Broadway Lights Up As Carnegie, Public Theater Stay Dark

Paul Rudd and Kate Arrington star in "Grace," at Broadway's Cort Theatre. The play by Craig Wright is about a young couple planning to start a chain of gospel hotels in Florida. Photographer: Joan Marcus/O&M Co. via Bloomberg

Most Broadway shows are resuming performances today as downtown theaters remain dark amid a crippling power outage.

All Broadway productions are playing except “The Lion King,” “Mary Poppins,” “Scandalous” and “Jersey Boys,” according to the Broadway League, a trade association of producers and theater owners. Shows have been closed since Sunday evening because of superstorm Sandy.

At the Public Theater in the East Village, previews are suspended for “Giant,” Michael John LaChiusa’s highly anticipated musical adaptation of the 1952 Edna Ferber novel. As of noon today, the Public was still without power and its online ticketing, e-mail and phone systems were down, according to a spokeswoman, Candi Adams.

Previews of Chekhov’s “Ivanov,” starring Ethan Hawke, at Classic Stage Company were cancelled through Thursday. And staff members at MCC Theater don’t know when or even if their show will continue at the Lucille Lortel Theatre in Greenwich Village.

The Lortel, which MCC rents for the Stephen Belber drama “Don’t Go Gentle,” is without power and another, non-MCC show has rented the venue after the scheduled Nov. 4 close.

Killer Closing

“For a not-for-profit theater, losing a week of box-office is a killer,” Bernard Telsey, an MCC co-founder and co-artistic director, said yesterday in an interview. “When you only do a six-week run, that’s a sixth of box office.”

Telsey, who also runs an eponymous casting agency, said seeing a show isn’t an immediate priority for New Yorkers grappling with a flooded subway system and spotty electricity.

“Who’s planning to go to the theater?” he said.

“The Performers,” a new Broadway comedy in previews with Henry Winkler, announced a “Sandy Special” at the box office: $29.50 for the best tickets through tomorrow. They normally top out at $137.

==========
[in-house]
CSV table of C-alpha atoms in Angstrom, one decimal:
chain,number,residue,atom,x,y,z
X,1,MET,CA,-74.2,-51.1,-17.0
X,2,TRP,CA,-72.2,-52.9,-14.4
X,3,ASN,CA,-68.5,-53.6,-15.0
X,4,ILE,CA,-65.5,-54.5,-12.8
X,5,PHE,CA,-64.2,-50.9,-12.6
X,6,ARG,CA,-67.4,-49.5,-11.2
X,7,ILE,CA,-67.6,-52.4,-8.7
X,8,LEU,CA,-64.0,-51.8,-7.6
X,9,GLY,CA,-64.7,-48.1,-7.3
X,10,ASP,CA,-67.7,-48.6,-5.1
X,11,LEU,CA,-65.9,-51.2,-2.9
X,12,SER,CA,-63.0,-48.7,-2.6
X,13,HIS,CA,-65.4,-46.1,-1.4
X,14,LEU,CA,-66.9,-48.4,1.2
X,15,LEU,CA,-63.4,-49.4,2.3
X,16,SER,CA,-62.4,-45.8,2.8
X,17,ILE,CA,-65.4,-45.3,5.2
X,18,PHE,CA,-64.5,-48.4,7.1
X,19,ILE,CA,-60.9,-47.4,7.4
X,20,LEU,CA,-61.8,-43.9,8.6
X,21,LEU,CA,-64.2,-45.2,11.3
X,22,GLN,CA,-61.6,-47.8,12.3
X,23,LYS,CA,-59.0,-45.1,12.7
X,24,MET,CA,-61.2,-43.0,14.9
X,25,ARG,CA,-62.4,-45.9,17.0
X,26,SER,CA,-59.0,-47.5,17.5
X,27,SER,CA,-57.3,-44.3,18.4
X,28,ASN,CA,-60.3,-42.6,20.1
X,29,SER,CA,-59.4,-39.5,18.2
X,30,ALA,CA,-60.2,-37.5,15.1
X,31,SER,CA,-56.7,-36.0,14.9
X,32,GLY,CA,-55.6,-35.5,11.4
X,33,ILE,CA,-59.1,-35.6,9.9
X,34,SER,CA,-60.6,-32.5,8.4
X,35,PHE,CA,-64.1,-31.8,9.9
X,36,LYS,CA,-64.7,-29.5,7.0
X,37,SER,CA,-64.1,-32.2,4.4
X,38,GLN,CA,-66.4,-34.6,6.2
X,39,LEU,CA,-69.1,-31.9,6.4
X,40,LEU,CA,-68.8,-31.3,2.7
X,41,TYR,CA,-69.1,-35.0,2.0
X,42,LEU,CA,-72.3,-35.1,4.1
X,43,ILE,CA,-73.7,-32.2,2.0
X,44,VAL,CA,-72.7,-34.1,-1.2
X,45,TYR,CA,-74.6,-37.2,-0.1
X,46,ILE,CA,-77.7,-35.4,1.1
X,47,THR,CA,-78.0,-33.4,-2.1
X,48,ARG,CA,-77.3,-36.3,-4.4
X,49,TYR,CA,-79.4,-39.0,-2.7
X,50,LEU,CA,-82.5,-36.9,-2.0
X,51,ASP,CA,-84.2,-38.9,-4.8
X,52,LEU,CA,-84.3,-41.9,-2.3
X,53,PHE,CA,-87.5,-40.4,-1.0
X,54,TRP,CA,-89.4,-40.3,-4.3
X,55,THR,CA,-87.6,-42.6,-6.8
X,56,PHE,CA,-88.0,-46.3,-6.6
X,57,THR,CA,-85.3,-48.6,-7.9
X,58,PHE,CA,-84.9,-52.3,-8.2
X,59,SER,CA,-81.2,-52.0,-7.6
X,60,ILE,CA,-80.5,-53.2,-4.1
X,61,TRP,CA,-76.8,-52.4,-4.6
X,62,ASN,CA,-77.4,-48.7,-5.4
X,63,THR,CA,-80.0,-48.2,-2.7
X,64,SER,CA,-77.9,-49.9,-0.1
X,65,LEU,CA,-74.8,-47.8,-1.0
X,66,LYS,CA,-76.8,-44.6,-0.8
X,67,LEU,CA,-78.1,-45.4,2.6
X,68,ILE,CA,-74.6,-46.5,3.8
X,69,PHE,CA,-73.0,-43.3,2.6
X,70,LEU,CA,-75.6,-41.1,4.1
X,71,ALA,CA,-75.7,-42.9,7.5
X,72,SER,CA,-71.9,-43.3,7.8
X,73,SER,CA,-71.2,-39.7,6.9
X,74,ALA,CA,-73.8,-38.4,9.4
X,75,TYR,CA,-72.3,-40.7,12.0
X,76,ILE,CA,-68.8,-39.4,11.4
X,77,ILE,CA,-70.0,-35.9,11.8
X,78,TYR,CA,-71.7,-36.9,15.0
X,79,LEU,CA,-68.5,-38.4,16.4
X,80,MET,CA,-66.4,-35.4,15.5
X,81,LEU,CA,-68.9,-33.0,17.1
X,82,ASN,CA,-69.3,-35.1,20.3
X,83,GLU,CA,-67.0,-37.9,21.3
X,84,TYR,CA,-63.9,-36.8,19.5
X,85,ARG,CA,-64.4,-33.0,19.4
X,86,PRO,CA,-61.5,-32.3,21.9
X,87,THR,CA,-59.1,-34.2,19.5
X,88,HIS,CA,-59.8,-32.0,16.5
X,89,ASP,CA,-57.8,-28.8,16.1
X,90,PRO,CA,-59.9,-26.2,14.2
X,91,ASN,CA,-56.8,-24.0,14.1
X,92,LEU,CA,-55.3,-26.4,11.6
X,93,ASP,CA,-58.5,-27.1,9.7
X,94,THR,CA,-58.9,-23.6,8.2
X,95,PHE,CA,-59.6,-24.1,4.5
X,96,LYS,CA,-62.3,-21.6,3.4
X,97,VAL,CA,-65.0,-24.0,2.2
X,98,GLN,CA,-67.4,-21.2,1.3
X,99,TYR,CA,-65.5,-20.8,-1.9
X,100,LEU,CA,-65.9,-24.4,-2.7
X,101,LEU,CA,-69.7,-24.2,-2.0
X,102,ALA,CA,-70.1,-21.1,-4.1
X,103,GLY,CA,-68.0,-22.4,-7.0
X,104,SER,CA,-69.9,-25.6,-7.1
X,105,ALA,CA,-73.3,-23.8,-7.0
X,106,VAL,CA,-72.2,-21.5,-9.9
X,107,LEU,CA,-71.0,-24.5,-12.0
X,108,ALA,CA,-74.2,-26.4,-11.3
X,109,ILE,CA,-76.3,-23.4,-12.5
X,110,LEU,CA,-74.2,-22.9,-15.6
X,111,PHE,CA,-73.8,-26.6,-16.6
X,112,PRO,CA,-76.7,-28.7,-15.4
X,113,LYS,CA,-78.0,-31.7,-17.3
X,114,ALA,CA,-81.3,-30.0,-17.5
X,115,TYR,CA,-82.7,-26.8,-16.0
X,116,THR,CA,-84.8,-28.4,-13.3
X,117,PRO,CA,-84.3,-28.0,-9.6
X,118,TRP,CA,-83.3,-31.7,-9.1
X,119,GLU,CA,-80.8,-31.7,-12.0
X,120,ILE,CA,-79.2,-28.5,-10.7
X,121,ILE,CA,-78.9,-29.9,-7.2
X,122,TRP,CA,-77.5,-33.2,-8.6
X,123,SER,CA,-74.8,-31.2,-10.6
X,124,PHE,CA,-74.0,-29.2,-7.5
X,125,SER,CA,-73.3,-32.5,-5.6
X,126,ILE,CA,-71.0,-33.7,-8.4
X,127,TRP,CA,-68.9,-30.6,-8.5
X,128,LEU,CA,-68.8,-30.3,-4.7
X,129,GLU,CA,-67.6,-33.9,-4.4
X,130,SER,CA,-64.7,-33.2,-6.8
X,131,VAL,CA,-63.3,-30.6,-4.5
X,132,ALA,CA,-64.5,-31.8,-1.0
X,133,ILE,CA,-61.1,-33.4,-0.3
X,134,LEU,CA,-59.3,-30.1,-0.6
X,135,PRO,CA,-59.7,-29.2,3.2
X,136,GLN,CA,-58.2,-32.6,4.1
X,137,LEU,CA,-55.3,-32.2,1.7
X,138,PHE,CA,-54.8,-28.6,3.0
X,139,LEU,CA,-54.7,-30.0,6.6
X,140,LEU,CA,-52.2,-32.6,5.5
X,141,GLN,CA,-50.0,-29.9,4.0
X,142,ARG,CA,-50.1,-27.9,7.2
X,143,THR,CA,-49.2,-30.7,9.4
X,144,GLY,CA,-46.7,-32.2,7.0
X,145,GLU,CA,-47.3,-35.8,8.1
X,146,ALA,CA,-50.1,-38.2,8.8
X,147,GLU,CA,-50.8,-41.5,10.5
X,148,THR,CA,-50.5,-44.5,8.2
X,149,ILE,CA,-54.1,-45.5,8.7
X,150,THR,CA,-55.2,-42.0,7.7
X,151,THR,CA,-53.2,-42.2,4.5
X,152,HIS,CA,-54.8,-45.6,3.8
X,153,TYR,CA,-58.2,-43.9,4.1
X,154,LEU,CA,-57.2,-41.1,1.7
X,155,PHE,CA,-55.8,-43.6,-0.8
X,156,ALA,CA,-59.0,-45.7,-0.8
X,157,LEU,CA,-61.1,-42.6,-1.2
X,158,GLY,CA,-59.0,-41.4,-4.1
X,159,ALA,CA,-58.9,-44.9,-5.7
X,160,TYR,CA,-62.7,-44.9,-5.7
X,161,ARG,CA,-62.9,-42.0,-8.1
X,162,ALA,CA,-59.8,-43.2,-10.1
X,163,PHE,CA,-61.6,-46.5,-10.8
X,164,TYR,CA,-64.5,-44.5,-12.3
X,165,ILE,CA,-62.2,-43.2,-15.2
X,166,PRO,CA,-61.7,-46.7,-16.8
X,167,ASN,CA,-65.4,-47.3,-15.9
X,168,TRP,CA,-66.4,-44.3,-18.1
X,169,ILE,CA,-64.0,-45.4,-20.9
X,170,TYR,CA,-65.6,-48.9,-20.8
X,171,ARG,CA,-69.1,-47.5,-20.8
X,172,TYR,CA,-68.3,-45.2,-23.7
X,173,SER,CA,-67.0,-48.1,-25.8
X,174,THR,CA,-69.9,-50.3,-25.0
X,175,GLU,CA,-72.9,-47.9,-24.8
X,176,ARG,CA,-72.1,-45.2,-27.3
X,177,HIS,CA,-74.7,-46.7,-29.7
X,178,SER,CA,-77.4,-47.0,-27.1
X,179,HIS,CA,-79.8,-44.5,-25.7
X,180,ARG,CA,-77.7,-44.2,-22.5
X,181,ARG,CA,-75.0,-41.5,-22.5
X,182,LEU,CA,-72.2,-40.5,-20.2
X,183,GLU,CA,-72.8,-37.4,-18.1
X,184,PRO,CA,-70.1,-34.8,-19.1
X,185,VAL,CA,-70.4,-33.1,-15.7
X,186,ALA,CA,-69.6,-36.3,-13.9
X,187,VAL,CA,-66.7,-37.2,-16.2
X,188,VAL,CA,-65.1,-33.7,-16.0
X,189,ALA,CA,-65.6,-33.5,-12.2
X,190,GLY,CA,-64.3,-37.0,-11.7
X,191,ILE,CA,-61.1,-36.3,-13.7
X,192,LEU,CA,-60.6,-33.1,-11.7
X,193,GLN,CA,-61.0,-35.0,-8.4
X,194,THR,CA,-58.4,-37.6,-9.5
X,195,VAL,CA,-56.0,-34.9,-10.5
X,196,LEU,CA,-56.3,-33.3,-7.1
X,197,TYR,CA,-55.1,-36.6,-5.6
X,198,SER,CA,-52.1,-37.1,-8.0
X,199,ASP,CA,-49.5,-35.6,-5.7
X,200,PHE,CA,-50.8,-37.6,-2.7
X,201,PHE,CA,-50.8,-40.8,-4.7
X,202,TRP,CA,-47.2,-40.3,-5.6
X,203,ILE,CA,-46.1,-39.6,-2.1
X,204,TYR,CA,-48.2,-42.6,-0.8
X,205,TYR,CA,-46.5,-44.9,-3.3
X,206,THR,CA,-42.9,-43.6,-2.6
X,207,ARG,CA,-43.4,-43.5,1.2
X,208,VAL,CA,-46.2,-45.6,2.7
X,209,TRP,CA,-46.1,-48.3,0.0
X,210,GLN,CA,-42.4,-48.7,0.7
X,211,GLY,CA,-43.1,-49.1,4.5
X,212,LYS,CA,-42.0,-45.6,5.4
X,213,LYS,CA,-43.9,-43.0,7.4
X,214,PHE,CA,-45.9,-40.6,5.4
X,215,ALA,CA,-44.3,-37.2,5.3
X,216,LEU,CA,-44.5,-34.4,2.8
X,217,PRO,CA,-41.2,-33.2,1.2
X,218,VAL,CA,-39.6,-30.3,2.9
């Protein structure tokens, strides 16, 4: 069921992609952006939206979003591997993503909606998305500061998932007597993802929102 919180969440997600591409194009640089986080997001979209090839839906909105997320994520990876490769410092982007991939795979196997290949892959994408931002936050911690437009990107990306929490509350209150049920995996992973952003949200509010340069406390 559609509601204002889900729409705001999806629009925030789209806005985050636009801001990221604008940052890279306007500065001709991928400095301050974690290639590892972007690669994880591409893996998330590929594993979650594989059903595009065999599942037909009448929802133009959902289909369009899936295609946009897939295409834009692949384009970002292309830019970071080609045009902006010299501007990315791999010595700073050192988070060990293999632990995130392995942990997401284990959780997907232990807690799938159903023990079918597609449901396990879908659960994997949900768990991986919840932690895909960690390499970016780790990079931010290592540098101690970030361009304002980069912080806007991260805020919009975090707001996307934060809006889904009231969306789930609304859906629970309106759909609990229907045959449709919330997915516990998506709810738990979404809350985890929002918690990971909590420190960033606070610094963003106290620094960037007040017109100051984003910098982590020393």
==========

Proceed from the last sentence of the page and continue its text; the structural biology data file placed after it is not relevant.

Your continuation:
“People have no subways, people in New Jersey can’t move,” said Robyn Goodman, a lead producer. “We’re definitely hurting. It’s making our preview life very difficult.”

Free Rides

Goodman said her production arranged for cars to pick up actors and some crew members for rehearsals today. Most shows off-Broadway don’t have that luxury.

“Even if you get the audience to the theater, you might not get the performers,” said George Forbes, executive director of the Lucille Lortel Theatre Foundation, which owns the 299-seat house.

Transportation snafus also affect babysitters, said Randy Weiner, a partner in Emursive, which produces the suspended site-specific “Sleep No More” on W. 27th Street.

“It’s a whole community of people, and we’re all at each other’s mercy,” he said.

Weiner said that The Box, a downtown cabaret nightclub of which he’s a partner, will be closed tonight, normally one of its busiest nights.

“Halloween is like our Black Friday,” he said, referring to the busy shopping day after Thanksgiving.

Carnegie Hall said the Orchestra of St. Luke’s performance tomorrow night was rescheduled to June 1. Pianist Wael Farouk in Weill Recital hall was also rescheduled to June 1. The streets around the hall remain closed to the public due to the collapse of a nearby construction crane, said Synneve Carlino, a Carnegie Hall spokesman.

No ‘Checkers’

The blackout forced the Vineyard Theatre near Union Square to postpone performances of “Checkers,” Douglas McGrath’s play about Pat and Richard Nixon. It was to open on Wednesday. A new opening will be announced.

“A Christmas Story, The Musical” said it has postponed its first preview by a day to Nov. 7. The $9.25 million production has a scheduled run of just 7 1/2 weeks.

Disney Theatrical Productions said “Mary Poppins,” “The Lion King” and “Newsies” will resume performances tomorrow. The same goes for “Chicago,” which like “Newsies” is normally dark on Wednesdays.

Muse highlights include Ryan Sutton on dining and Jeremy Gerard on theater.

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